Heard of the predatory motor sequence? Trainer explains how it relates to your dog’s behavior

Dog walking
(Image credit: Getty)

While we might pamper our dogs with the very best dog treats, they are descended from wild animals, and they still have natural predatory behaviors – even though they no longer need them. 

And they still have a very strong urge to perform those behaviors. It can be frustrating if you have a dog who’s constantly sniffing things along the ground, chasing smaller animals, or tearing new toys to shreds (read our guide on how to teach your dog not to destroy toys), but it can help to understand why they do it. It’s something known as the predatory motor sequence.

Lisa Burton of Listen Dog Training has outlined and explained the sequence in a recent Instagram post, and it makes useful reading for anyone who lives with a destructive, messy, or inquisitive pup.

She explains that the first stage is scent and track. All dogs have the urge to sniff, but even more so those pups from breeds bred specifically for it, so it’s a good idea to offer your dog an outlet to sniff to their heart’s content. Put them on a long lead on walks so they can walk ahead and sniff, or take them to a scentwork class. Sniffwork is also one of many ways to have more fun with your dog on walks.

The second stage is eye and stalk, which Burton describes as being most noticeable in herding dogs. “You’ll notice your dog slow their movement to intentionally watch something,” she explains, while pointing out that this behavior can be dangerous if they try to herd things like children or moving vehicles. She suggests doing Treibball, a sport that allows your dog to herd, if this is something they’re particularly interested in.

We’ve all seen our dogs run after things, so it might be unsurprising that the third stage is the chase stage. If your dog loves to chase, you can provide a safe outlet by encouraging them to run around obstacles, or use a flirt pole.

The fourth stage is the grab bite, something that was necessary for dogs in the wild. You can train a cue for your dog to get permission to grab a cue, as well as a release cue, to stop them from snatching things like toys or laundry.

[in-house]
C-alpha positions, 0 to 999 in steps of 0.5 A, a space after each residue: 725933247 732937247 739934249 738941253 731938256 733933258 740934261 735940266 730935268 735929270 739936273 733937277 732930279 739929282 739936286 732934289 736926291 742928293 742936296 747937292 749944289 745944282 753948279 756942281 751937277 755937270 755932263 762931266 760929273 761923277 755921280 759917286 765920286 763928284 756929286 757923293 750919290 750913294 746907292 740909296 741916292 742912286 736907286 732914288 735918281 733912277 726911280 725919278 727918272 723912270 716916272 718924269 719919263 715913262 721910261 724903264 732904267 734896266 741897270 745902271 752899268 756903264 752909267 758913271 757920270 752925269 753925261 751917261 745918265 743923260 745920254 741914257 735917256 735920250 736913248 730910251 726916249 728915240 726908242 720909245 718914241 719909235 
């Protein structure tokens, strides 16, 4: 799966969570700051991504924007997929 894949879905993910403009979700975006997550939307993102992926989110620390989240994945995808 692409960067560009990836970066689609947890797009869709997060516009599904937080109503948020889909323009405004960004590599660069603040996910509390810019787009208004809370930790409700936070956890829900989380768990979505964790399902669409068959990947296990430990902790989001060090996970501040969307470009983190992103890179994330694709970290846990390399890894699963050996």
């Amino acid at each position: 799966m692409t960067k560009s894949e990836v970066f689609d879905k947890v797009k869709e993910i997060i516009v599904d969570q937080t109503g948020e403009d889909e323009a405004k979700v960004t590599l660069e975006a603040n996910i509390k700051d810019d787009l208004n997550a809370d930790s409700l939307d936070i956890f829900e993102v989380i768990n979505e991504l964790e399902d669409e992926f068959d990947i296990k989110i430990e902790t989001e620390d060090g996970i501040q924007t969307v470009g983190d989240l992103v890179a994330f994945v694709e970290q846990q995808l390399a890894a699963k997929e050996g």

The fifth is a shake or kill bite, which is particularly noticeable in terriers – have you ever seen yours shake a squeaky toy? Use a flirt pole for them to ‘kill’ a toy in a safe environment. 

The sixth stage is the dissecting stage – give your dog old boxes filled with some of the best dry dog food or treats to tear through to reduce the chance of your favorite cushion being shredded. And finally, the seventh stage is the eating stage. If you’re asking ‘Why does my dog eat fast?’ – something that can be dangerous – why not use Kongs, snuffle mats, and maze feeders to slow your dog’s feeding down?

If your dog displays a behavior you’re concerned about, it’s worth considering the predatory motor sequence to see if it might be a hangover from their wild ancestors – it just might help you understand your pup even better. 

Adam England
Freelance Writer

Adam is a freelance journalist covering lifestyle, health, culture, and pets, and he has five years' experience in journalism. He's also spent the last few years studying towards undergraduate and postgraduate degrees in journalism. While a cat person at heart, he's often visiting his parents' Golden Retriever, and when he's not writing about everything pets he's probably drinking coffee, visiting a cat cafe, or listening to live music.